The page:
Good news…about delivering bad news!

 Jul 29, 2015

To write well in a business context, you must find ways to relate to your audience and respond to their needs, even when you cannot give them what they want.

If you cannot skillfully deliver bad news, you might endanger your job, alienate your work colleagues, damage client relationships, or expose your company to a lawsuit.

So for my post today I want to share with you some techniques for delivering bad-news messages in writing.

Passive voice as a strategy

The passive voice is a sentence structure that indicates that an action is performed while avoiding any mention of who performs the action. Because passive sentences leave out the performer of the action, they can be used to deflect blame or be strategically vague about who is responsible for the action.

Common-ground buffer statement

A common-ground buffer statement is an introductory paragraph that seeks to soften the impact of bad news by finding something in common with the audience. The common ground can include agreement on general principles, goals, or specific aspects of a situation, in order to reduce the sense of an antagonistic relationship.

Praise buffer statement

A praise buffer statement is an introductory paragraph that seeks to soften the impact of bad news by initially praising the audience for a contribution or an achievement. In general, the praise should be specific to the audience, not merely praising someone for taking the time to write.

Cooperative buffer statement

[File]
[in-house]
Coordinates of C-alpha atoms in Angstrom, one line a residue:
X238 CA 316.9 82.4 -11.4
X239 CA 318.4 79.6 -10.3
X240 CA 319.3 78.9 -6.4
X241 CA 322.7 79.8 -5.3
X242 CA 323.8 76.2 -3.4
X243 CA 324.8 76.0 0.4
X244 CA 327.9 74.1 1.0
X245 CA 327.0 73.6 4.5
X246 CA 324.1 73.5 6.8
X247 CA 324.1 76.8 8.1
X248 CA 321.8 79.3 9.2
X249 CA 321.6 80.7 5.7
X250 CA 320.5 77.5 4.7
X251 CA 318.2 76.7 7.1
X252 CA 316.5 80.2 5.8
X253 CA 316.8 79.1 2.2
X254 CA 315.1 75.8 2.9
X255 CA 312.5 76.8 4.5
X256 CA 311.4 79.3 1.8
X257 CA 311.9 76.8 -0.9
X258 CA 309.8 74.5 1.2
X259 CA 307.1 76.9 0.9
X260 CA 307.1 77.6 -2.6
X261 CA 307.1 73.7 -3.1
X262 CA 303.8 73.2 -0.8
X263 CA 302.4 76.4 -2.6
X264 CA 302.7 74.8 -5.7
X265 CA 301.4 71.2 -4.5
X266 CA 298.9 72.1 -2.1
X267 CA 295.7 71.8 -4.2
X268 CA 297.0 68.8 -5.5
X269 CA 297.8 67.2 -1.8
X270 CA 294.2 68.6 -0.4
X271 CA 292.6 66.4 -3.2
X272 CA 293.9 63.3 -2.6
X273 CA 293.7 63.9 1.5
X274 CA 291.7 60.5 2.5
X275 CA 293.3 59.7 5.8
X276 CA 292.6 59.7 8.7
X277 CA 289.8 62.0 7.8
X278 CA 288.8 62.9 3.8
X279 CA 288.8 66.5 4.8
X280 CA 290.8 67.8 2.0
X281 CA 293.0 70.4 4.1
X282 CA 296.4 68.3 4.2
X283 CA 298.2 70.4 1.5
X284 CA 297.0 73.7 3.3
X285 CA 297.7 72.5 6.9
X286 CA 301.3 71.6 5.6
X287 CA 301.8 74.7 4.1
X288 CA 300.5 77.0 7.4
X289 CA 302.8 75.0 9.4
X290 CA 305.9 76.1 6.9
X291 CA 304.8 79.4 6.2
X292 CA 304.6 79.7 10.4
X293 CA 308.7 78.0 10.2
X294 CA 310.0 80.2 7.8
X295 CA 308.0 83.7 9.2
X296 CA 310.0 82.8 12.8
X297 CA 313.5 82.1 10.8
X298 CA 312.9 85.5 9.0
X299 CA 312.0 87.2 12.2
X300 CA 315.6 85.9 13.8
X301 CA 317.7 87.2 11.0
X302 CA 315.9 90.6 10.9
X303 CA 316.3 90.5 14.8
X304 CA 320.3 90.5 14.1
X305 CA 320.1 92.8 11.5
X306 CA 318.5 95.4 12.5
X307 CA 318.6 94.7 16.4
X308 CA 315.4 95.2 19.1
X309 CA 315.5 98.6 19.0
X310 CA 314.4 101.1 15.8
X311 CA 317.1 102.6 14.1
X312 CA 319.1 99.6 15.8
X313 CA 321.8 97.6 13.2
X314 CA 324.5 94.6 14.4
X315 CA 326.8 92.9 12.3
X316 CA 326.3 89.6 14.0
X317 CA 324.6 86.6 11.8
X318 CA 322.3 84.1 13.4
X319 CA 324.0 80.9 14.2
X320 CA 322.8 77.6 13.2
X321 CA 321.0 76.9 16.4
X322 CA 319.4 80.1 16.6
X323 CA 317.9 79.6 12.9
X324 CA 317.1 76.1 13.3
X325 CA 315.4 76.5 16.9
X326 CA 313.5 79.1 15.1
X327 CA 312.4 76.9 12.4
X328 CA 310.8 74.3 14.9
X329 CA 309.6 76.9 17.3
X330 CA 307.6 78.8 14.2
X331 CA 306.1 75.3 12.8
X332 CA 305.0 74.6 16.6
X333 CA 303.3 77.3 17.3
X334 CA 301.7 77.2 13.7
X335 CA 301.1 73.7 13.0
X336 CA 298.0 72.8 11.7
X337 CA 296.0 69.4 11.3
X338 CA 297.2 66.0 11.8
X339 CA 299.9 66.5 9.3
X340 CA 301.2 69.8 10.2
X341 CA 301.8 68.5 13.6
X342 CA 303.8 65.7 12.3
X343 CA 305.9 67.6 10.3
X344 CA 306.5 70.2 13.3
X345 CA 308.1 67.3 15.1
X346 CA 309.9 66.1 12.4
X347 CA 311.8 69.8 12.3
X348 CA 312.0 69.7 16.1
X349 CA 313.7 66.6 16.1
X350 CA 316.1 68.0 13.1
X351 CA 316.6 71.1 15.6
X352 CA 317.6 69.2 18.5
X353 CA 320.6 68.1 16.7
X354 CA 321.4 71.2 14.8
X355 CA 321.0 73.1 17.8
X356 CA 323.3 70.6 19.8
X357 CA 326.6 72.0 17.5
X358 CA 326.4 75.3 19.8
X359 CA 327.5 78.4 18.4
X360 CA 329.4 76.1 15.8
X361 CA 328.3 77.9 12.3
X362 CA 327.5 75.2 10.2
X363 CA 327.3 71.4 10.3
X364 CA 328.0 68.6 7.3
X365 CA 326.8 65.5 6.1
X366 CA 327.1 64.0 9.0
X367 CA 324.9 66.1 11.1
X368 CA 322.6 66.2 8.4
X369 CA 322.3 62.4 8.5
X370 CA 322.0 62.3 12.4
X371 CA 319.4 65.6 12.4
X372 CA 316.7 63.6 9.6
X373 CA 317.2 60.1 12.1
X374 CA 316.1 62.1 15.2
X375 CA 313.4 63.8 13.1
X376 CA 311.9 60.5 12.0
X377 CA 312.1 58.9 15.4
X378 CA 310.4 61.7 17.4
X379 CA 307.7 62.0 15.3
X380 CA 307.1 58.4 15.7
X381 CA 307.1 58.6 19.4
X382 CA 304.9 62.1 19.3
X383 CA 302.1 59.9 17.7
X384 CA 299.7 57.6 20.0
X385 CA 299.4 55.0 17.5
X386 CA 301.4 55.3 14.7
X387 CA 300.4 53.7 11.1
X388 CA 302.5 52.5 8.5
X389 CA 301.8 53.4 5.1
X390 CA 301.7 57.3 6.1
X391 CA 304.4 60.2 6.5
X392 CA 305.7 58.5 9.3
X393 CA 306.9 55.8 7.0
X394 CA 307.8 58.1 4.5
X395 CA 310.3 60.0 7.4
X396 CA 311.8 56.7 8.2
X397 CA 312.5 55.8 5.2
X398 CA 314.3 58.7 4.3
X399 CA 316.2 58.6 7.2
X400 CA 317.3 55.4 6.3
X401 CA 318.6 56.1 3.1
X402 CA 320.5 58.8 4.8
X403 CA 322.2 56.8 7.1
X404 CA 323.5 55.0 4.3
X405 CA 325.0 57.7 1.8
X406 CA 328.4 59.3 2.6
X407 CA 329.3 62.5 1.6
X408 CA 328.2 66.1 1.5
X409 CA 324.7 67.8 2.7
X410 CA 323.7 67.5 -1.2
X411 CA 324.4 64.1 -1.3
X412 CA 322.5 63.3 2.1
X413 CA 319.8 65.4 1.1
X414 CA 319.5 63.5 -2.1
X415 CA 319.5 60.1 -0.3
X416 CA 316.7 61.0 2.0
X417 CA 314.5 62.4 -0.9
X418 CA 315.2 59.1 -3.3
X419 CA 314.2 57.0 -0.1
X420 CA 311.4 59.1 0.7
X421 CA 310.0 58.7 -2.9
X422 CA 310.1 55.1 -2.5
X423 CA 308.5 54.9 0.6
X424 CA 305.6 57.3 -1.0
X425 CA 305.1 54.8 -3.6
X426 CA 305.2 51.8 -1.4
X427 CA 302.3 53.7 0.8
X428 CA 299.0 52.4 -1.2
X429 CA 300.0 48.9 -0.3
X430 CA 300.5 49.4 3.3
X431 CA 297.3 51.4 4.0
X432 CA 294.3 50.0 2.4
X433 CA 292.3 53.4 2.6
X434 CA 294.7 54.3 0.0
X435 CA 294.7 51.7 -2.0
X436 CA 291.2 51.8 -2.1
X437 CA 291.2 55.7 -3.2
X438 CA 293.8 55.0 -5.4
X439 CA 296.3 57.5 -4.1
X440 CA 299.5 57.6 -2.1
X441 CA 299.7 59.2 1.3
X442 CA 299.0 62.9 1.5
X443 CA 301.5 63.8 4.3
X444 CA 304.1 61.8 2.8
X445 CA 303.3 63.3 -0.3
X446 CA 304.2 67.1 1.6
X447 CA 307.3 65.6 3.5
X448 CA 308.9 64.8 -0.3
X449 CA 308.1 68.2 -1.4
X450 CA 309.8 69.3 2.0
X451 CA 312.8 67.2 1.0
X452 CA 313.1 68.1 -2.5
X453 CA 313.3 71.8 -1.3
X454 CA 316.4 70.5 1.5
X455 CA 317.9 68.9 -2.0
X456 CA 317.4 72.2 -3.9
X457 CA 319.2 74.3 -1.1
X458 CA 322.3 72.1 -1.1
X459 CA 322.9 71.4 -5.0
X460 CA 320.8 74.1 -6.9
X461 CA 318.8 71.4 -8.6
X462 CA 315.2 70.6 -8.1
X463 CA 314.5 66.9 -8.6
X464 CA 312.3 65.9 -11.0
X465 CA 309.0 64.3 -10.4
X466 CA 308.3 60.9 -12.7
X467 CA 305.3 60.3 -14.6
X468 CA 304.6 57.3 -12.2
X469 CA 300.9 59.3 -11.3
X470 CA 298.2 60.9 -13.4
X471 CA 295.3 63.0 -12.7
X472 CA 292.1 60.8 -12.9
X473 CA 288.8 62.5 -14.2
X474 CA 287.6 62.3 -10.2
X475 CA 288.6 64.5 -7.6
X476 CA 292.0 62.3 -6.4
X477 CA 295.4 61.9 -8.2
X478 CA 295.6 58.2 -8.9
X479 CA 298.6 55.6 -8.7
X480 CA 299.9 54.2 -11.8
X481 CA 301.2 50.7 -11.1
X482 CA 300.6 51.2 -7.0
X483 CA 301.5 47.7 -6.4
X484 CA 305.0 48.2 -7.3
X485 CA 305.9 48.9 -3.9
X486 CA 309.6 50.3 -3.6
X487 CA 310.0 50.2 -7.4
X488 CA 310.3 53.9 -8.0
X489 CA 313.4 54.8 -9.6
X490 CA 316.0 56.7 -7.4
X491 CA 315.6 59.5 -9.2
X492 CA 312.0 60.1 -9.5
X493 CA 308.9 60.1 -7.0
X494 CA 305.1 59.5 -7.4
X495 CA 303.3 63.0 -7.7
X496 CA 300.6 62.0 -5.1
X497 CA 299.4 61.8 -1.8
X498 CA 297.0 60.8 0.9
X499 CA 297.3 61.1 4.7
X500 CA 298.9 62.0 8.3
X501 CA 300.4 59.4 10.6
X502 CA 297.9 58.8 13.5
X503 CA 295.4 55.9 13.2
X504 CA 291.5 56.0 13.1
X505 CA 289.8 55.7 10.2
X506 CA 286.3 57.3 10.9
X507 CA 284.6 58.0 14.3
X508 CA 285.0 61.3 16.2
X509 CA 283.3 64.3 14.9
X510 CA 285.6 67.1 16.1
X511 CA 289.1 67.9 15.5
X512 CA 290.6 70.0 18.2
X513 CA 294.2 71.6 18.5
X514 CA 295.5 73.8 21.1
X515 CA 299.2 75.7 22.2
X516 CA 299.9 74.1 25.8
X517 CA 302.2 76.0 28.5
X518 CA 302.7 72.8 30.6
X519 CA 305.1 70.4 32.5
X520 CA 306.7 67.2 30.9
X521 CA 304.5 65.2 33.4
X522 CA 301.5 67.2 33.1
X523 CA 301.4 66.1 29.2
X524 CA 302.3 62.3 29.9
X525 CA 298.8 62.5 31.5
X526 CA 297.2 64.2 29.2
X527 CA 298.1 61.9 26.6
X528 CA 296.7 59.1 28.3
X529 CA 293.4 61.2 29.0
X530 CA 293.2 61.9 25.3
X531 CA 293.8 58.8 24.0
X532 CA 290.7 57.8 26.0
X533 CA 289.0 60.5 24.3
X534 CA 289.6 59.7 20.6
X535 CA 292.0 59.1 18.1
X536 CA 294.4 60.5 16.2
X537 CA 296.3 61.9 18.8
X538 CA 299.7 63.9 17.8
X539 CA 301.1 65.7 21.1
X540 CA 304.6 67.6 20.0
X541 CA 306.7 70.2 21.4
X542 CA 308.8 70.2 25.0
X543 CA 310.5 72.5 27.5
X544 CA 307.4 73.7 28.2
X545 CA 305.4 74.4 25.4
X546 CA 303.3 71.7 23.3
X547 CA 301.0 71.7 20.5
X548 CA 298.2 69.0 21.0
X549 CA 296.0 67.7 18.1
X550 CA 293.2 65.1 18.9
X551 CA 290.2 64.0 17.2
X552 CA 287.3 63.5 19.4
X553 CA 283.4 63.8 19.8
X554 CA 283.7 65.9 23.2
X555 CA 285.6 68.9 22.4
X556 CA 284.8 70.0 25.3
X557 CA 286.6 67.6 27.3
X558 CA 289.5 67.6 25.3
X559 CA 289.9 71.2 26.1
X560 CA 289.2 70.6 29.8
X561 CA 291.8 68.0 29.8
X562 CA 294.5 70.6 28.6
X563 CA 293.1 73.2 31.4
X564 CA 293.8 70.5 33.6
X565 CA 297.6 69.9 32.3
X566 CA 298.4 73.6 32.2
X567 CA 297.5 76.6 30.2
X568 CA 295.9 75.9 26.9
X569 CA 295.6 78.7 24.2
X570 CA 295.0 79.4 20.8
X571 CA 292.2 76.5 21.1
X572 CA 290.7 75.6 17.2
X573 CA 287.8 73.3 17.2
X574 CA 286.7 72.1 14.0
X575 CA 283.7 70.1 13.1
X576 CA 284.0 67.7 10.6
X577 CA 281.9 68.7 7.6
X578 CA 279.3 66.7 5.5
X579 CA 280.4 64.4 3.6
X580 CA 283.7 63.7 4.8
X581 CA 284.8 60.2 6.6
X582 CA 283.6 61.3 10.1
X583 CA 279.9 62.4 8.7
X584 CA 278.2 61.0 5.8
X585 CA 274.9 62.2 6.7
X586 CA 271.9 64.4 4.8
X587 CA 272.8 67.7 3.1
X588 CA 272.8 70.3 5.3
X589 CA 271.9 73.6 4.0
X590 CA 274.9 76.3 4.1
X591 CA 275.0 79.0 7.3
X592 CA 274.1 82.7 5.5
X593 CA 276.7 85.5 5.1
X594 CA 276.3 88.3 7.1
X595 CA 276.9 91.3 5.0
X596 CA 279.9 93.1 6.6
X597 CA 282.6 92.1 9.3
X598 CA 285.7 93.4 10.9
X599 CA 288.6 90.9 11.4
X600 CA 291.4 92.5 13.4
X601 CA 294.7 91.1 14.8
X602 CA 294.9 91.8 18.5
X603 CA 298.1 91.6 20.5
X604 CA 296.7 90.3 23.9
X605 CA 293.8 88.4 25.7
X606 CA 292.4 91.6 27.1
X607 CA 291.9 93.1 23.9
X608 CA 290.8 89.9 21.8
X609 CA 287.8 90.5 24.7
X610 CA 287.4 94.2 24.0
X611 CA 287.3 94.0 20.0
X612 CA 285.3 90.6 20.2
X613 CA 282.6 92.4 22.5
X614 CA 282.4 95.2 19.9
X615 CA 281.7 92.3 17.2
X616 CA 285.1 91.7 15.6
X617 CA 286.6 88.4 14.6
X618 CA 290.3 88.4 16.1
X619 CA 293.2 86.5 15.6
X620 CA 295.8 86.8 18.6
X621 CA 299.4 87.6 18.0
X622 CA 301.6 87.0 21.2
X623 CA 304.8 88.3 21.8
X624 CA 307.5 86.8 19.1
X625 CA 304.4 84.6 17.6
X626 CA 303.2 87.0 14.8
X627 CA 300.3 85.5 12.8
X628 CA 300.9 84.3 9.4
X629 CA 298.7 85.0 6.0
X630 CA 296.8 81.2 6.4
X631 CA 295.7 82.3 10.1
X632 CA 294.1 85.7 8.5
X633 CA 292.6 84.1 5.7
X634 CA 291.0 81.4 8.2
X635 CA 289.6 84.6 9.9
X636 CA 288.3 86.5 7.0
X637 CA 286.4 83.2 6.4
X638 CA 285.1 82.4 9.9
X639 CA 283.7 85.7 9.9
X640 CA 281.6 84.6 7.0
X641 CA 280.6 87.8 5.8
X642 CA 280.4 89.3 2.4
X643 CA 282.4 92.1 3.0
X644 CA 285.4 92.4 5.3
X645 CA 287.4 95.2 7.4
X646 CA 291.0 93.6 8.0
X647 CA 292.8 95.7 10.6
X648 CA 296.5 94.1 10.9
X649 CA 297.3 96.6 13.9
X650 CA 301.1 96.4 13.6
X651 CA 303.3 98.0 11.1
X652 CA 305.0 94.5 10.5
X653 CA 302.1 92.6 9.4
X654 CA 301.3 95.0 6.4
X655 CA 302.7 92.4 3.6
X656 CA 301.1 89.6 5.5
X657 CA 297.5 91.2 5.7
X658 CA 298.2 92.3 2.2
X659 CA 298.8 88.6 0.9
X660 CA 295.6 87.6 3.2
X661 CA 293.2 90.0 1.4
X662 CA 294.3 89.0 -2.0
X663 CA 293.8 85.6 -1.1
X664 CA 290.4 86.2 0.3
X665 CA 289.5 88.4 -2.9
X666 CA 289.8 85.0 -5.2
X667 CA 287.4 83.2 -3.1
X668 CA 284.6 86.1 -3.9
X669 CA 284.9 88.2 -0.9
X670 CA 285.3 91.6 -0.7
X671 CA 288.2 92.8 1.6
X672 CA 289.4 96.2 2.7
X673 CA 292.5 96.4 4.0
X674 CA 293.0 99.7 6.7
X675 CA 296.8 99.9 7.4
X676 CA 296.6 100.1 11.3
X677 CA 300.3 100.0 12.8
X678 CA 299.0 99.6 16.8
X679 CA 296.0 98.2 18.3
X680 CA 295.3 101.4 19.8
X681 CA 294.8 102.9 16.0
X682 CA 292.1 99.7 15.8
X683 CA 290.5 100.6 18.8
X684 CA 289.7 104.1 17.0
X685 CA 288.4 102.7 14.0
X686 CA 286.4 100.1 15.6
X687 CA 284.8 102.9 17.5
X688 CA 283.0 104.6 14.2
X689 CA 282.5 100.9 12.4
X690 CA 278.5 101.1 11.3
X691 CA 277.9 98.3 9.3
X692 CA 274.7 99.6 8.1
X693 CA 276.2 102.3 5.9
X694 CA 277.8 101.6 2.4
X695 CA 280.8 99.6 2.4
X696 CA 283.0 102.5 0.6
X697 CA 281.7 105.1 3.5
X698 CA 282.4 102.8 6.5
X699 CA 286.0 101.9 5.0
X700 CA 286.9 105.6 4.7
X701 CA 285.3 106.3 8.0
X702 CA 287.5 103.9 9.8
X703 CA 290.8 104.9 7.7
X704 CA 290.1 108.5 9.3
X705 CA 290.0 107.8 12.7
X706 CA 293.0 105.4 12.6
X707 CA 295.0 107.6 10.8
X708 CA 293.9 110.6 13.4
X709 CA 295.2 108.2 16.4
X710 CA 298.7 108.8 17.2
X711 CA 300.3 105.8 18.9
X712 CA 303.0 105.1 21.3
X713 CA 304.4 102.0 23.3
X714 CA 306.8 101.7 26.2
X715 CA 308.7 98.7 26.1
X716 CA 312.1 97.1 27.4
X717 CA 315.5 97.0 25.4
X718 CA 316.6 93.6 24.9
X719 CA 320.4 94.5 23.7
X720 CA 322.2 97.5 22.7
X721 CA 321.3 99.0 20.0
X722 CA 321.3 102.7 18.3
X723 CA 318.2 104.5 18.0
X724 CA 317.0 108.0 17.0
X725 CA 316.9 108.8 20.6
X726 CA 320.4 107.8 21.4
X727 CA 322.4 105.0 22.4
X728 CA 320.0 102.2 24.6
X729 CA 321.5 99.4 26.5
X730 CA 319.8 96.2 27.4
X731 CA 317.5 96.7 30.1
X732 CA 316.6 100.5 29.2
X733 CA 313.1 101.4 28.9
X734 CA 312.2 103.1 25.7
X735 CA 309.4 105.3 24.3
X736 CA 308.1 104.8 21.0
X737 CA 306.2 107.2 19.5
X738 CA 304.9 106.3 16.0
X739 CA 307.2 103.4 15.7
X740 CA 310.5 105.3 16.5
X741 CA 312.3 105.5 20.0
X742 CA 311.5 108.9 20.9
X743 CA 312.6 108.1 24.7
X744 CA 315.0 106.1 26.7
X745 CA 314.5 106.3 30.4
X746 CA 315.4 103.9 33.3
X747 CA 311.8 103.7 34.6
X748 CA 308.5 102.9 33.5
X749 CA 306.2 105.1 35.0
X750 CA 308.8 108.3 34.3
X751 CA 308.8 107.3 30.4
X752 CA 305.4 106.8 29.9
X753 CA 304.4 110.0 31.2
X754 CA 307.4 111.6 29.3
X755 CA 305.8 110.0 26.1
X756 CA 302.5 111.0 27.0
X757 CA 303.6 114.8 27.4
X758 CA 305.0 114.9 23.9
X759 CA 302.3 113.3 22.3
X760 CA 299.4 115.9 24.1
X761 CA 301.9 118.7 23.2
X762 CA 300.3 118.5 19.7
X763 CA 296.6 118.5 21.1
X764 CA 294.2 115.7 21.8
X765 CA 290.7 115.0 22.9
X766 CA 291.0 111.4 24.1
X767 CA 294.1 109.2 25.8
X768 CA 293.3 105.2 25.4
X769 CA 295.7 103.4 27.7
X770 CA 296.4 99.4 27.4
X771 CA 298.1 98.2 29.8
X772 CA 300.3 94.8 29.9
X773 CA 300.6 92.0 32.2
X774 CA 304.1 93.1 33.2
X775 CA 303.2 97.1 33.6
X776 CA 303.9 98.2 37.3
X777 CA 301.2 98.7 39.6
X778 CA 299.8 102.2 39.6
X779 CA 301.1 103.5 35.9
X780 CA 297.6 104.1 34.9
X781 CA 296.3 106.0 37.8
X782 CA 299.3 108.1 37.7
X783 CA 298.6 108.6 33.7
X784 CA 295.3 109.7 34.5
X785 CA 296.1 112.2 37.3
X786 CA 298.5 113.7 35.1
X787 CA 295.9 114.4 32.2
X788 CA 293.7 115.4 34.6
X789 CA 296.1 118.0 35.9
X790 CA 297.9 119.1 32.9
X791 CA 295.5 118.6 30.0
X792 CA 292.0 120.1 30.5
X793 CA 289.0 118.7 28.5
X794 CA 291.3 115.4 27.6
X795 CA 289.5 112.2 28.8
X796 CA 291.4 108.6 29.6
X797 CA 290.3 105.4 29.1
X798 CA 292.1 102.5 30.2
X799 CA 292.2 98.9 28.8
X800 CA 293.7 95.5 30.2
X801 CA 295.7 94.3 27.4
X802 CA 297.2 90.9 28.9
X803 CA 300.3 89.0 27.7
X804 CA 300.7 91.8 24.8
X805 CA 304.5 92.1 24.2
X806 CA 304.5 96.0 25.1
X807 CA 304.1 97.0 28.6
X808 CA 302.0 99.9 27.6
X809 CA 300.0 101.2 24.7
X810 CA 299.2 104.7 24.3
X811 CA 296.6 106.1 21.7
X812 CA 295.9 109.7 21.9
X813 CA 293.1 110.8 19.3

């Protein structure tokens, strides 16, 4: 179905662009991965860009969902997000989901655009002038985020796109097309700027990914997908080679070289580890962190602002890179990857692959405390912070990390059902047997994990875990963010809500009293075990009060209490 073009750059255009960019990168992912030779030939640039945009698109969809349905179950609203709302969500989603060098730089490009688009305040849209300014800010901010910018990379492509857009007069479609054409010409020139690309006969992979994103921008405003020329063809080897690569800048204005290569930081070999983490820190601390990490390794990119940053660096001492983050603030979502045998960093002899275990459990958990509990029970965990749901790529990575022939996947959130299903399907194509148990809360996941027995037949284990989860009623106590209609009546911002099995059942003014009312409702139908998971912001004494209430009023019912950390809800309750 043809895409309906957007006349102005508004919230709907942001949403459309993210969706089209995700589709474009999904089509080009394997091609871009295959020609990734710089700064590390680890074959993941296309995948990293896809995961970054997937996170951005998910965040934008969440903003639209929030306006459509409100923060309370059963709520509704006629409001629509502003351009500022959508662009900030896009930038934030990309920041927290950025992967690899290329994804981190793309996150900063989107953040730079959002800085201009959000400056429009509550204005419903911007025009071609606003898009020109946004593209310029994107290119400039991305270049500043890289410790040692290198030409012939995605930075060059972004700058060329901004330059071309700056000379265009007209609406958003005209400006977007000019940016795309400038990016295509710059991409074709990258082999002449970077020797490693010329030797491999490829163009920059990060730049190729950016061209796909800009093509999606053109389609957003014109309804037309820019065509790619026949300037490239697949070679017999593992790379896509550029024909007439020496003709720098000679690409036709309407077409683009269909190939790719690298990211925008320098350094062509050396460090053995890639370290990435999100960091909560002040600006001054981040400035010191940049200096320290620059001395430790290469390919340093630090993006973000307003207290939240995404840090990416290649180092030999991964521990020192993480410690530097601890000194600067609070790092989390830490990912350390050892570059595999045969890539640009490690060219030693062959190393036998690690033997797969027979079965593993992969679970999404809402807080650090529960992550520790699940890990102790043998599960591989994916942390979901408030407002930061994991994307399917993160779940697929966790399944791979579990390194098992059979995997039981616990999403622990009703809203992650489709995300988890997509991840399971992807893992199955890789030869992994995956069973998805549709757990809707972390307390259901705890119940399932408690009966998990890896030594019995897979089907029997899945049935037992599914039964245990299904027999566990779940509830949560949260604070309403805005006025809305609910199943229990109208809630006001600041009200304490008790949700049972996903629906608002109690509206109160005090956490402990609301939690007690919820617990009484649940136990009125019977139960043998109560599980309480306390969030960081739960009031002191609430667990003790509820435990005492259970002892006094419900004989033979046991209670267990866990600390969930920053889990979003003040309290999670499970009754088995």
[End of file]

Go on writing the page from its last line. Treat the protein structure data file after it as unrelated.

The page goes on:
A cooperative buffer statement is an introductory paragraph that seeks to soften the impact of bad news by emphasizing that everything has been done to ensure a fair decision. A cooperative buffer statement can indicate the steps taken to resolve a problem, the thoroughness with which a problem was investigated, or the willingness to work together to resolve a complex situation.

Good-news buffer statement

A good-news buffer statement is an introductory paragraph that seeks to soften the impact of bad news by emphasizing the positive aspects of an essentially negative message. If the message is not uniformly negative, you can place the bad news in a more positive framework.

What not to commit to writing

In your business correspondence, you should not commit to writing anything that is fraudulent, invades another’s privacy, or defames someone’s character. This is particularly important in bad-news messages, where you are denying a claim or questioning a customer’s version of events.


Puffery is legally making excessive claims in advertising, provided the intent is not to deceive. The law does allow companies to make excessive claims in advertising, provided that the intent is not to deceive. Some claims are legally protected as opinion, while others are legally considered puffery.

For instance, a company making the claim that their product is the best on the market is expressing an opinion, while if they claim that their product will last for years to come, they are engaged in legal puffery.

In summary, by learning these basic strategies for writing bad-news messages you can avoid such pitfalls and contribute to an effective and congenial atmosphere.

To learn more about our business writing programs and our other workplace performance programs please visit our Professional Development Portfolio.

Until next time always remember, appreciate what you have got and not what you haven’t got.

Stan Thomas

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About the Author:

Stan Thomas  

Stan has been working in a professional training capacity for over 15 years and possesses a wealth of knowledge in the areas of adult education gained through both formal study and practical training delivery both nationally and internationally. As the Professional Development Manager for New Horizons Melbourne, Stan is responsible for the delivery, quality control and enhancement of existing and new programs at New Horizons.

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